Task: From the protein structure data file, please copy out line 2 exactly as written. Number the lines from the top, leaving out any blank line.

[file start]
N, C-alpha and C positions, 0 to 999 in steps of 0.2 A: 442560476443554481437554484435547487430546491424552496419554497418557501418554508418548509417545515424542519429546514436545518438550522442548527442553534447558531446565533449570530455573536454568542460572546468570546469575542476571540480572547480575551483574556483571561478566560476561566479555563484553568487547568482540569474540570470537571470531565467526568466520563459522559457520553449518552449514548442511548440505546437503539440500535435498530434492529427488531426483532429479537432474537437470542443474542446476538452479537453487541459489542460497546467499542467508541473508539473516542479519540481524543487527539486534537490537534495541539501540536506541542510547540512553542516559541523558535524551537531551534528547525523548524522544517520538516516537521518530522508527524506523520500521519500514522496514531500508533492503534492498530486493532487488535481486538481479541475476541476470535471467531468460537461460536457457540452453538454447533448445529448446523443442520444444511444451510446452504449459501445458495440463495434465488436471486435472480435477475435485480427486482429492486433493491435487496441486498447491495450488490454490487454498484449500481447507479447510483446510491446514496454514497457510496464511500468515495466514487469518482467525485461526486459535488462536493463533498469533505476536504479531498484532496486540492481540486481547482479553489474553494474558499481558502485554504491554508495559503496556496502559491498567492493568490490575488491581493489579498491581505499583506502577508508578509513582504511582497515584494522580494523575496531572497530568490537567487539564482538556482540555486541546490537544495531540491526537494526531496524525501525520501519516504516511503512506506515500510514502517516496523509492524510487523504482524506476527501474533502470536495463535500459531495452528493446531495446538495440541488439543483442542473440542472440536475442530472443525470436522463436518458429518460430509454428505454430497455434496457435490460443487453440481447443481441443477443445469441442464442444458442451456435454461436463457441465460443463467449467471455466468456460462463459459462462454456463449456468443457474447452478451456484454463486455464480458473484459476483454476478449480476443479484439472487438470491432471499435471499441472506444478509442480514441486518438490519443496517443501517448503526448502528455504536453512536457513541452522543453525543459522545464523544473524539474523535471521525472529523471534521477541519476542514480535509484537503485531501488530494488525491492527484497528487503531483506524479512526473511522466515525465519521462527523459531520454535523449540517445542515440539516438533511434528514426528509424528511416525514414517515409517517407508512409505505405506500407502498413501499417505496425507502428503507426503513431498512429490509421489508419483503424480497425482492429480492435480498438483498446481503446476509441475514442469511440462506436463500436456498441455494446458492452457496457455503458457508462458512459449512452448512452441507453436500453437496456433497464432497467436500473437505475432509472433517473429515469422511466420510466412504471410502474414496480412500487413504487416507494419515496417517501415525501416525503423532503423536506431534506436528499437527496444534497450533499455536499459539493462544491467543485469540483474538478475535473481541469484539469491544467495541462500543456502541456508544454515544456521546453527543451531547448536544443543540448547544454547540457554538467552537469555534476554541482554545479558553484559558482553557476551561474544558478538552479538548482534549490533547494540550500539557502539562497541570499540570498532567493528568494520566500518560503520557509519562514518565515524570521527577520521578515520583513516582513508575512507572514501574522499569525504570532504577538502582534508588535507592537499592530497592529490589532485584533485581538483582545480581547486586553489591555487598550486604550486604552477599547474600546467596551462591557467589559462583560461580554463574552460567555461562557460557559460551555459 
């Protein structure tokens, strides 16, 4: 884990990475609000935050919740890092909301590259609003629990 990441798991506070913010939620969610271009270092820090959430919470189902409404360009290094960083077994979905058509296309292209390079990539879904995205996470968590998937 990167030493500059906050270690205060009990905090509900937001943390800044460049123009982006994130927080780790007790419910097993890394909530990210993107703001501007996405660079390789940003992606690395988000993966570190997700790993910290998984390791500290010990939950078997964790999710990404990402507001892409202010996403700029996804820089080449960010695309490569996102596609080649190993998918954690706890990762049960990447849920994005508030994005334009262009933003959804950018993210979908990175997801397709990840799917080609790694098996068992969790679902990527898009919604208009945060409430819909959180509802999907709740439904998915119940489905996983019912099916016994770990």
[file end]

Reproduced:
């Protein structure tokens, strides 16, 4: 884990990475609000935050919740890092909301590259609003629990 990441798991506070913010939620969610271009270092820090959430919470189902409404360009290094960083077994979905058509296309292209390079990539879904995205996470968590998937 990167030493500059906050270690205060009990905090509900937001943390800044460049123009982006994130927080780790007790419910097993890394909530990210993107703001501007996405660079390789940003992606690395988000993966570190997700790993910290998984390791500290010990939950078997964790999710990404990402507001892409202010996403700029996804820089080449960010695309490569996102596609080649190993998918954690706890990762049960990447849920994005508030994005334009262009933003959804950018993210979908990175997801397709990840799917080609790694098996068992969790679902990527898009919604208009945060409430819909959180509802999907709740439904998915119940489905996983019912099916016994770990």